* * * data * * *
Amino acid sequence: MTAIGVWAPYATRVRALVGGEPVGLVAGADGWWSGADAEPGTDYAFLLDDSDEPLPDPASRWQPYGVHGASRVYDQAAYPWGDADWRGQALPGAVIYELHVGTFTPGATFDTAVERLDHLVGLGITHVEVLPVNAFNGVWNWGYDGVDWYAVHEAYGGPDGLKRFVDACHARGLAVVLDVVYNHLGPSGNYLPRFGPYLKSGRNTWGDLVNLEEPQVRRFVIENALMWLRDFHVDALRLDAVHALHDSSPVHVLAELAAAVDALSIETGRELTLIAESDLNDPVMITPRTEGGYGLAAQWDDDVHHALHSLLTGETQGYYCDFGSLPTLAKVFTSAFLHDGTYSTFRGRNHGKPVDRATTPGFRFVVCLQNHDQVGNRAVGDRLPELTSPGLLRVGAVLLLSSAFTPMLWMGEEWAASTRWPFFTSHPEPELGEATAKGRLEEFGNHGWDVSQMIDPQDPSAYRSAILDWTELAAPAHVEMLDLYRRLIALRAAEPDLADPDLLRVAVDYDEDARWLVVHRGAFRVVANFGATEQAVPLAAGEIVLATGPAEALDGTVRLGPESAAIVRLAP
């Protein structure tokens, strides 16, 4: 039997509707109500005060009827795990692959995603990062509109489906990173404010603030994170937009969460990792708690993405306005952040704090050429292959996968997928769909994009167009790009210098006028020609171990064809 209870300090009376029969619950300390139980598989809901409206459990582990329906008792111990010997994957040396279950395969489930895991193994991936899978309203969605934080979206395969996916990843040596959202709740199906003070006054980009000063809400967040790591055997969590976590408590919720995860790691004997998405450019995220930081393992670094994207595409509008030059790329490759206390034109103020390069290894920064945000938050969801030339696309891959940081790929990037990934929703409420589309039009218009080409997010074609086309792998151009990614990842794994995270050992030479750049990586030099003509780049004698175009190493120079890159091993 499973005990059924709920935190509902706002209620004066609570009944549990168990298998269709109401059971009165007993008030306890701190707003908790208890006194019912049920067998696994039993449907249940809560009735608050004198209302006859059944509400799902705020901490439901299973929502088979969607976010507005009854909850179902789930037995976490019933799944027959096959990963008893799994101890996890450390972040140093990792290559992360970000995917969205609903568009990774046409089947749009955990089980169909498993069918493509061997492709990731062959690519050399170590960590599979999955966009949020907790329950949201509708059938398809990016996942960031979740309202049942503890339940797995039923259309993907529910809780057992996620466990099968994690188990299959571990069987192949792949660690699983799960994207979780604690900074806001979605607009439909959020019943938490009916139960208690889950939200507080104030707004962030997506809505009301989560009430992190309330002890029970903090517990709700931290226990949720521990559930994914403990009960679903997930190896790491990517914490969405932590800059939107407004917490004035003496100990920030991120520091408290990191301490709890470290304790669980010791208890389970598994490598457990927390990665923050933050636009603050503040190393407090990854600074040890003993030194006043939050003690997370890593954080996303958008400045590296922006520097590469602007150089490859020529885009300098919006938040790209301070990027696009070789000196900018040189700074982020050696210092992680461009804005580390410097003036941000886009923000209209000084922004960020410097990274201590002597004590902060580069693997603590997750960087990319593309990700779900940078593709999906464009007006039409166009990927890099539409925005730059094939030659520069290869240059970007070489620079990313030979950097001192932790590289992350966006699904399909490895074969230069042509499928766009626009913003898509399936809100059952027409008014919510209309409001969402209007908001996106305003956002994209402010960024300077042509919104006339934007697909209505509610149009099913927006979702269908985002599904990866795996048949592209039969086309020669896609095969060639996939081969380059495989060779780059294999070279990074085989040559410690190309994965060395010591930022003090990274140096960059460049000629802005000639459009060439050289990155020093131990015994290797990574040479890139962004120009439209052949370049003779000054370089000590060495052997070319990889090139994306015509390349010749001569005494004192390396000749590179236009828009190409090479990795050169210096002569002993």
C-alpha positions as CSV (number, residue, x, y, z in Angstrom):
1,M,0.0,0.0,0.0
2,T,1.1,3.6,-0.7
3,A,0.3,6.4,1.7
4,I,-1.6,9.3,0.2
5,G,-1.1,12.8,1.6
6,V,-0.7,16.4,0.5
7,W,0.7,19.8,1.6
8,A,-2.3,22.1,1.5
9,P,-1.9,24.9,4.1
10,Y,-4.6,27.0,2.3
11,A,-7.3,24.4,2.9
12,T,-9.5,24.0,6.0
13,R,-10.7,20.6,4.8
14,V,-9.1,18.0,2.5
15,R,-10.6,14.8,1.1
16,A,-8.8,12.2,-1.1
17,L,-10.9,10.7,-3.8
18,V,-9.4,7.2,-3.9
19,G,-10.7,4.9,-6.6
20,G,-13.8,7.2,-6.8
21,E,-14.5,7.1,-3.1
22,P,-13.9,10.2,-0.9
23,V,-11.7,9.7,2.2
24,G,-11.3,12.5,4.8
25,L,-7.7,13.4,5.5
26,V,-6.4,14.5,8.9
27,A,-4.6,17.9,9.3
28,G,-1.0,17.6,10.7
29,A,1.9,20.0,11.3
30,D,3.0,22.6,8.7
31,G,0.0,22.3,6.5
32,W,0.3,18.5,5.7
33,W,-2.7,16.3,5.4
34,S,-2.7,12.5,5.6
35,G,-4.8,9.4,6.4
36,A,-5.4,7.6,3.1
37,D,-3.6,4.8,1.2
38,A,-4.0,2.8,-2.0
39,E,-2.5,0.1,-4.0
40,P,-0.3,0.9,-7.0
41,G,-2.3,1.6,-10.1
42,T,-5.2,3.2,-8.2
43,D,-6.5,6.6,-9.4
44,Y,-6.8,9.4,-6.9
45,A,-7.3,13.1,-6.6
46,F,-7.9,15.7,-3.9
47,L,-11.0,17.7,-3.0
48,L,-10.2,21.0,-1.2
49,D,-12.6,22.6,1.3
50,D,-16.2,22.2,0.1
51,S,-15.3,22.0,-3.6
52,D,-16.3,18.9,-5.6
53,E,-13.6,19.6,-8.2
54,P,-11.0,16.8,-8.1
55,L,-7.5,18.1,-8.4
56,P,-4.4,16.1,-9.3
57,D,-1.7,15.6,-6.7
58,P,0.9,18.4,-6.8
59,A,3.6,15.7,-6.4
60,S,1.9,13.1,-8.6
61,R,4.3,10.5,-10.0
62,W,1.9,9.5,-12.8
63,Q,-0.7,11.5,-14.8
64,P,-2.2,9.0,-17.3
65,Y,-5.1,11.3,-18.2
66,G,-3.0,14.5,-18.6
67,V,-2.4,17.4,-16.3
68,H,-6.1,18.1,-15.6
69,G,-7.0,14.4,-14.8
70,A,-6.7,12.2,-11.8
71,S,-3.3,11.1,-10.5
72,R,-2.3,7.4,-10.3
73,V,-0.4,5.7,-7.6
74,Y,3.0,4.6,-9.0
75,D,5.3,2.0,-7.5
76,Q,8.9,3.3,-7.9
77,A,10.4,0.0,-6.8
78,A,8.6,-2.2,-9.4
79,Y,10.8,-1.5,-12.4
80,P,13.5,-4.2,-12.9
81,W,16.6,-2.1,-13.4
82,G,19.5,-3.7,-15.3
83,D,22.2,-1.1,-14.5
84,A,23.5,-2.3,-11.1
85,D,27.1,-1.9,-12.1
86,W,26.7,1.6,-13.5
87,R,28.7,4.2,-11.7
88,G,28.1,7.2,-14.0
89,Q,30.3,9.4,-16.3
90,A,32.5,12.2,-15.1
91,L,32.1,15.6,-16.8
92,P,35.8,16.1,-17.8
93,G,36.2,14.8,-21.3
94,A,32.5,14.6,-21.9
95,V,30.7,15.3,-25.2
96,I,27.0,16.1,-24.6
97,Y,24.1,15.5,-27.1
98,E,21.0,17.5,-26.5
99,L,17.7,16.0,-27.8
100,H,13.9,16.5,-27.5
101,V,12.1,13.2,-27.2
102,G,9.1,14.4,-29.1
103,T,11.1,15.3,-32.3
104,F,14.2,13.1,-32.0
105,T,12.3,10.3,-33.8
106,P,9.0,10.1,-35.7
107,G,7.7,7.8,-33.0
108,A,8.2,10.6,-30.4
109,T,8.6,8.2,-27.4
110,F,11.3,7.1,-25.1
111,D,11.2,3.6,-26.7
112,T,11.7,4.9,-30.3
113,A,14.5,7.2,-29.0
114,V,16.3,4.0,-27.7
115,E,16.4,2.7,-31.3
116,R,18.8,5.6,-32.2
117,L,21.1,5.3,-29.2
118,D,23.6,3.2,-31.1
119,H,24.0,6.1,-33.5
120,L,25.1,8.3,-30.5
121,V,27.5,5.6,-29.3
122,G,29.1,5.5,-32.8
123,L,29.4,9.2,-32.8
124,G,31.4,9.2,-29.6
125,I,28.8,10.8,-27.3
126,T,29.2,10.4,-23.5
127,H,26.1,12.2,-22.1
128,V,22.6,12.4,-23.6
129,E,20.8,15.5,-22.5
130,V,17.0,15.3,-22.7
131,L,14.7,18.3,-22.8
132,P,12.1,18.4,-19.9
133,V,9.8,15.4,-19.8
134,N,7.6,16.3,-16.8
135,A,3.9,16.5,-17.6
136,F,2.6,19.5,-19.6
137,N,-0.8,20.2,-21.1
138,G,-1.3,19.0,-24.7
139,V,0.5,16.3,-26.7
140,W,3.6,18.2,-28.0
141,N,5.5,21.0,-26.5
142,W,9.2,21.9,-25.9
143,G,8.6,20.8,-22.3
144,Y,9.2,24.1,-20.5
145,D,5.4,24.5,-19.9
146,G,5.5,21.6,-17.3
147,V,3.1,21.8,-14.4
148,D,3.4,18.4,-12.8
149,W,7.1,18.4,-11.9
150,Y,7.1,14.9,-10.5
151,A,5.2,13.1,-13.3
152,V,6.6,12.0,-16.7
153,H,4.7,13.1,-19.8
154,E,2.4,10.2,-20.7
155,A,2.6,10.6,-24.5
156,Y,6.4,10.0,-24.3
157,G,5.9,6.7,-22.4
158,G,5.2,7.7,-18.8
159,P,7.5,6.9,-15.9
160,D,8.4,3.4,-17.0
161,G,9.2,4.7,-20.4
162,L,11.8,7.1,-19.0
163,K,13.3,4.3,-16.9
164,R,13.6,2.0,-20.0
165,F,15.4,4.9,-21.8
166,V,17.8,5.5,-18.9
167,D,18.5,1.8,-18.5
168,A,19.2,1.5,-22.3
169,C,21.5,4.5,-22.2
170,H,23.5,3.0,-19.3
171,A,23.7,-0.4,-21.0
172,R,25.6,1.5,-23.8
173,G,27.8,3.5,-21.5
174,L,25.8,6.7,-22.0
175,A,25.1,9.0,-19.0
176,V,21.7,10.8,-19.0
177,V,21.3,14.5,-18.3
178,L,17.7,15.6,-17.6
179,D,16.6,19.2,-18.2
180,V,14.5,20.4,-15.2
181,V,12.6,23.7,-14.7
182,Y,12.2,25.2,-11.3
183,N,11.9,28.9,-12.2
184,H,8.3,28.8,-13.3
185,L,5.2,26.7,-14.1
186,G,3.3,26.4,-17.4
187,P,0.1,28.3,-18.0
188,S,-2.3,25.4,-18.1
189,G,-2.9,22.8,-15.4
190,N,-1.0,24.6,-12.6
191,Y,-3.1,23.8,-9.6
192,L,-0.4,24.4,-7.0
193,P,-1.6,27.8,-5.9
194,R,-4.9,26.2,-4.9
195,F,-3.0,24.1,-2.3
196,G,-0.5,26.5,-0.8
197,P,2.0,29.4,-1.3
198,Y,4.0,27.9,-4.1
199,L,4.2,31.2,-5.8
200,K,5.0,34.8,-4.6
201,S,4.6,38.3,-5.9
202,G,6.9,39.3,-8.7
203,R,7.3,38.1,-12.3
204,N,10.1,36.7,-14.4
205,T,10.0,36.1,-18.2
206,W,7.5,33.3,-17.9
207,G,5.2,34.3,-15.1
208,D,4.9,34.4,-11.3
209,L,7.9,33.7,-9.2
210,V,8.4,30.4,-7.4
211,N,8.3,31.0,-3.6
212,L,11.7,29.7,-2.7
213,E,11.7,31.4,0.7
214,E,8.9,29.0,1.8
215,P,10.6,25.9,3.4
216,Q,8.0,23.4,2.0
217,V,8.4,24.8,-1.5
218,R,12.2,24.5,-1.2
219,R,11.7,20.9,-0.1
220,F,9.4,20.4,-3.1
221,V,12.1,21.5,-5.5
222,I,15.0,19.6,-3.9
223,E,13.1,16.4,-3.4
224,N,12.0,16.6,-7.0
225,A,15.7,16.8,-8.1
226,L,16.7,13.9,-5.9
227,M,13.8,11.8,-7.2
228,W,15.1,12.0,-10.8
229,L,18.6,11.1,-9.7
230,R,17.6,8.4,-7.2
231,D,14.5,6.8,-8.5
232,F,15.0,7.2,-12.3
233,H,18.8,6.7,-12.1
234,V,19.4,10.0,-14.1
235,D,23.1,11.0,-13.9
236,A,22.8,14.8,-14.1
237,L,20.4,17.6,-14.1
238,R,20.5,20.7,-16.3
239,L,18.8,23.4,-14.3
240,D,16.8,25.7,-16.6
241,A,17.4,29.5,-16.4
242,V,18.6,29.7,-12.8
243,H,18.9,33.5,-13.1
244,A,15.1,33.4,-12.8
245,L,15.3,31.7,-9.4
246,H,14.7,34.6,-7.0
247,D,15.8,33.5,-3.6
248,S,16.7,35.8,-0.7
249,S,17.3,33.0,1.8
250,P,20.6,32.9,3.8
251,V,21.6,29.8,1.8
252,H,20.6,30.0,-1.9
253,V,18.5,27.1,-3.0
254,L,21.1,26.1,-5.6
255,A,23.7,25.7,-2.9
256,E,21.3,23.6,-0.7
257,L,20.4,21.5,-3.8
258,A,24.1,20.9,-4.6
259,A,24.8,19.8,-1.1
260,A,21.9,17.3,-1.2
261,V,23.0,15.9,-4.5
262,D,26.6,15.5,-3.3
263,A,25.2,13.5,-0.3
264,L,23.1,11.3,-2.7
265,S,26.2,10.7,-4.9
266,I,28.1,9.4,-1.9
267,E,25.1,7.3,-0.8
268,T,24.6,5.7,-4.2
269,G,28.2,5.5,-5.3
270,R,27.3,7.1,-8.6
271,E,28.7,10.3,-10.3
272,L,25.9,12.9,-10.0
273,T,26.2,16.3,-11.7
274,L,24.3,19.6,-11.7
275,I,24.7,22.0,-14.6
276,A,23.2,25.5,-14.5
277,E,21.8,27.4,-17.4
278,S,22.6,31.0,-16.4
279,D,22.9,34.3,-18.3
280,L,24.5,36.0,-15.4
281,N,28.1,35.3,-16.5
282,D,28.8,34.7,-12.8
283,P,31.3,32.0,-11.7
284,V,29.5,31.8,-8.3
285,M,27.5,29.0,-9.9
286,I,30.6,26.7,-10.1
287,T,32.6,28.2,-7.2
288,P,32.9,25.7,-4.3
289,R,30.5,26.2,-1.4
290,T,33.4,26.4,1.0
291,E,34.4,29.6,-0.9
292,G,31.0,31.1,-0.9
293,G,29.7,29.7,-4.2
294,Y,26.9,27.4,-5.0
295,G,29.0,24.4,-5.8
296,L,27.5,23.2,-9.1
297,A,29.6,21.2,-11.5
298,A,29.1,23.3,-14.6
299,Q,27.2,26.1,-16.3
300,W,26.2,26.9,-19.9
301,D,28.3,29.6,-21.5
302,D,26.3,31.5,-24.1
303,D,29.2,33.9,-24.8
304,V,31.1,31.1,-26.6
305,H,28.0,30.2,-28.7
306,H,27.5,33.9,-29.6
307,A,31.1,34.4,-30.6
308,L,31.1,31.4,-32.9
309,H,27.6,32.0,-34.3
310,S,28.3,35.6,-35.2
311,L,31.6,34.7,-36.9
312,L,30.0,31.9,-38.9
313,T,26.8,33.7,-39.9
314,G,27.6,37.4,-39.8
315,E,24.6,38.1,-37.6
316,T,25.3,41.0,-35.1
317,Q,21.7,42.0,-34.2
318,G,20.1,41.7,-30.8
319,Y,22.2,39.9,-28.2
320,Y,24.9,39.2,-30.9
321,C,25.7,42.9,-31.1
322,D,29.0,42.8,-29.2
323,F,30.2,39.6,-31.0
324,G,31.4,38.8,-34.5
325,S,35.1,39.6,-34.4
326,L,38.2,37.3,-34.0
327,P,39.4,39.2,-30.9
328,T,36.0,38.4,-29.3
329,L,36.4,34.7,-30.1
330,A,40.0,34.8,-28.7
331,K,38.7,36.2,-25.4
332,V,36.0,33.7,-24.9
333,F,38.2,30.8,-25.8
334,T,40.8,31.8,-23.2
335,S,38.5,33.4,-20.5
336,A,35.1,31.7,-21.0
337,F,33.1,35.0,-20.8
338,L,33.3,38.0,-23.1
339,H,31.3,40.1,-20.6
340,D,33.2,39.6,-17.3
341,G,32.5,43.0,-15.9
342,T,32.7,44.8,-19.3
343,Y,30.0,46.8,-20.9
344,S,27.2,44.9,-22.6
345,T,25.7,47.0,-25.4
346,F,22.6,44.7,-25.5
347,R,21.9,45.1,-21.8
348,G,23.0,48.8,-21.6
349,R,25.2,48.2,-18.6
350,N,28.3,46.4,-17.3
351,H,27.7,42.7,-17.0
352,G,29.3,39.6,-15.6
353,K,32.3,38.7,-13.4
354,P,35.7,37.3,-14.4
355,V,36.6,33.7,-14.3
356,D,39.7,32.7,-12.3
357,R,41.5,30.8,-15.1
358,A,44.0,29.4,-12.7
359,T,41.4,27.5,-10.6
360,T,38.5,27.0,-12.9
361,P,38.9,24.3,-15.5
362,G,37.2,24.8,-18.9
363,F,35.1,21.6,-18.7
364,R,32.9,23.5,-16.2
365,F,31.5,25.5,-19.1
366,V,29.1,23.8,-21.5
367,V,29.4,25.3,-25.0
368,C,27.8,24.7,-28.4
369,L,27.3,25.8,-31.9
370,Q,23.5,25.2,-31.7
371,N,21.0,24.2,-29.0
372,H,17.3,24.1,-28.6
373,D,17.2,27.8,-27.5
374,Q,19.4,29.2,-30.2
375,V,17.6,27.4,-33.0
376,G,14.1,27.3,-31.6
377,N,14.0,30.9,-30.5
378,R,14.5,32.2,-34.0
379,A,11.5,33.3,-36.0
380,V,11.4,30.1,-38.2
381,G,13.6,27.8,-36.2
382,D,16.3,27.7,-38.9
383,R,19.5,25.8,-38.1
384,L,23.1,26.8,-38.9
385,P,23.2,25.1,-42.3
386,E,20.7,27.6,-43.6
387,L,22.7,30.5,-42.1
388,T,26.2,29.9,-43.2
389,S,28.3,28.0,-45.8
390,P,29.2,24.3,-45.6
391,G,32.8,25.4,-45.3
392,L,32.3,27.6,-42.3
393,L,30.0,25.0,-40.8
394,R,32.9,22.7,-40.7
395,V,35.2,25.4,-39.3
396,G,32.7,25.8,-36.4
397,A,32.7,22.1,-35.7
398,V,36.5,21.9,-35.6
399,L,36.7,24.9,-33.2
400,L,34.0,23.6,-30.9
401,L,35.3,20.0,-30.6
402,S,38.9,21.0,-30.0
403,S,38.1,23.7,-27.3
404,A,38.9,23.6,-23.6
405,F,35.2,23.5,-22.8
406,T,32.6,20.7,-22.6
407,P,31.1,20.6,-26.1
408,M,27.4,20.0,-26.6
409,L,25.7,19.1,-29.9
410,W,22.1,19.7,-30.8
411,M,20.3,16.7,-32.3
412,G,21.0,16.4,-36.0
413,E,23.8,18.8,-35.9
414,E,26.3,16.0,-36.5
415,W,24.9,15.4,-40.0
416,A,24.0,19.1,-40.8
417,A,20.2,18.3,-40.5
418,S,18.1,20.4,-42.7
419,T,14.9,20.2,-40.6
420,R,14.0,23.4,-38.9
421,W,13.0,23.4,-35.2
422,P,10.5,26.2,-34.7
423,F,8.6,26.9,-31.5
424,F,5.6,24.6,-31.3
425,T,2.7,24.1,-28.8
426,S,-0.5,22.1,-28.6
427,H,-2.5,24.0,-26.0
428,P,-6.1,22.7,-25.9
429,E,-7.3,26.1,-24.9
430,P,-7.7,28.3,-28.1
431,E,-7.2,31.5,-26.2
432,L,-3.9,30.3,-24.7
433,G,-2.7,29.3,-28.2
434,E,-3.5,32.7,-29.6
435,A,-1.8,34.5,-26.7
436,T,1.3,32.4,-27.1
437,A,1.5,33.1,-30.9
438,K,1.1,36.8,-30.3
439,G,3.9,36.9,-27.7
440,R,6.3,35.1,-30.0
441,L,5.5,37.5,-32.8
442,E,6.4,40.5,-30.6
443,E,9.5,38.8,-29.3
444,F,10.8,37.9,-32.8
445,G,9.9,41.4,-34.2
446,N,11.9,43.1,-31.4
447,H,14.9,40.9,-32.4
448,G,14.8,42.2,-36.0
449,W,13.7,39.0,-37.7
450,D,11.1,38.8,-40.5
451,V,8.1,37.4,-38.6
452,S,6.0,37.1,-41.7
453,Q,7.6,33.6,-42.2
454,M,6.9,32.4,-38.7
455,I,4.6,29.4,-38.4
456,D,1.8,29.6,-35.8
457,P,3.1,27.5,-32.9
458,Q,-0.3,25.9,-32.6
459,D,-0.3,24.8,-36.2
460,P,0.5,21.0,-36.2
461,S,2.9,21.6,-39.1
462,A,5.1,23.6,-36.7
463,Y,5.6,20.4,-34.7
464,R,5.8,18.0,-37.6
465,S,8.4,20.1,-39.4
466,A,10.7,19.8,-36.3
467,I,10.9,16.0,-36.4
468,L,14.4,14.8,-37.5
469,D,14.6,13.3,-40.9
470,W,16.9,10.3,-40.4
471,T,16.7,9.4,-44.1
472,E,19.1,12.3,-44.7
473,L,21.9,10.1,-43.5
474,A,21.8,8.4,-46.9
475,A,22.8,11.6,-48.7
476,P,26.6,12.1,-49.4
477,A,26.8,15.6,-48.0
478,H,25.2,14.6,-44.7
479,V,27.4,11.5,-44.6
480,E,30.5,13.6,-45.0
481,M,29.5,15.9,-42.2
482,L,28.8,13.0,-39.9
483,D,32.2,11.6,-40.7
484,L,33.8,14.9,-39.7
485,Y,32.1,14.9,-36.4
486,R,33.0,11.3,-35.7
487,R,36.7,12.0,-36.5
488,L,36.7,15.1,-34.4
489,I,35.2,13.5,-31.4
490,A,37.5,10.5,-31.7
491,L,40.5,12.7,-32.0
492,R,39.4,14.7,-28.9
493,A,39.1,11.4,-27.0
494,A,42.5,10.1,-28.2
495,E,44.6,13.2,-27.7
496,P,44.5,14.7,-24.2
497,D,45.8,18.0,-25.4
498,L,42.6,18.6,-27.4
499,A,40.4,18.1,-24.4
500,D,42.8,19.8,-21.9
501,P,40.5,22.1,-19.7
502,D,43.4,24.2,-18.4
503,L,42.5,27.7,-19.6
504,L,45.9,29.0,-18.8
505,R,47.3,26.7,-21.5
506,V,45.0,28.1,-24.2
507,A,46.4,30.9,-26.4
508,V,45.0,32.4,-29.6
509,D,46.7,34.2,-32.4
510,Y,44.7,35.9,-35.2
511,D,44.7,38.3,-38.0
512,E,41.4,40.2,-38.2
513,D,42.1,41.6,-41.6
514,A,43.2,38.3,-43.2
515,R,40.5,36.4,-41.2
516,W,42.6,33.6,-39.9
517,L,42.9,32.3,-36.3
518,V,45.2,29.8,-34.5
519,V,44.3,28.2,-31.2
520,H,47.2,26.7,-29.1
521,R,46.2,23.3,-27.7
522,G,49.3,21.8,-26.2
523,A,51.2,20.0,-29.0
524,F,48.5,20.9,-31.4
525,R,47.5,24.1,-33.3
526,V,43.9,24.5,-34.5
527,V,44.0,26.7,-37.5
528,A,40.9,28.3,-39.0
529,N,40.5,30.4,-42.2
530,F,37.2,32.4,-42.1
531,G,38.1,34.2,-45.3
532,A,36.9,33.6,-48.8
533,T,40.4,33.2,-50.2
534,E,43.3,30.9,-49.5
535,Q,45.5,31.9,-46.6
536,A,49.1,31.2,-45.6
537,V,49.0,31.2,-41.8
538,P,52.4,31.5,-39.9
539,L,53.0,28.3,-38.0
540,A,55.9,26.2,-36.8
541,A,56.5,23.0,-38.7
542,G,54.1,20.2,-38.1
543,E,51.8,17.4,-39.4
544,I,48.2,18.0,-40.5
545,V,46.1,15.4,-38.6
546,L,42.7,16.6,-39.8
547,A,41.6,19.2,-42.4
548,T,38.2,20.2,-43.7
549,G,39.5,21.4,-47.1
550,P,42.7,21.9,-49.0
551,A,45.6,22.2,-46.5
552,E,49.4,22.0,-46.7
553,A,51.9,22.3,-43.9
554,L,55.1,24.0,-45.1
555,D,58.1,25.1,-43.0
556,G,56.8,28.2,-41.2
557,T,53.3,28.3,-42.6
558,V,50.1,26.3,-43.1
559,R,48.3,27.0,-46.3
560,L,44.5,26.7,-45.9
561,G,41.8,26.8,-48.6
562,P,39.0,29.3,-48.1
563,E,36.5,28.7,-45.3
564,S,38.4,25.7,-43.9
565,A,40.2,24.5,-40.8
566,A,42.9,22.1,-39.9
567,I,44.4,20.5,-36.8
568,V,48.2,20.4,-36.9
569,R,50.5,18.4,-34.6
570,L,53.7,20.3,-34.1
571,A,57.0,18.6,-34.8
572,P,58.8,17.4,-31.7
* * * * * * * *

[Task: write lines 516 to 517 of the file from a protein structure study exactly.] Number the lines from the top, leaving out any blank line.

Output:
513,D,42.1,41.6,-41.6
514,A,43.2,38.3,-43.2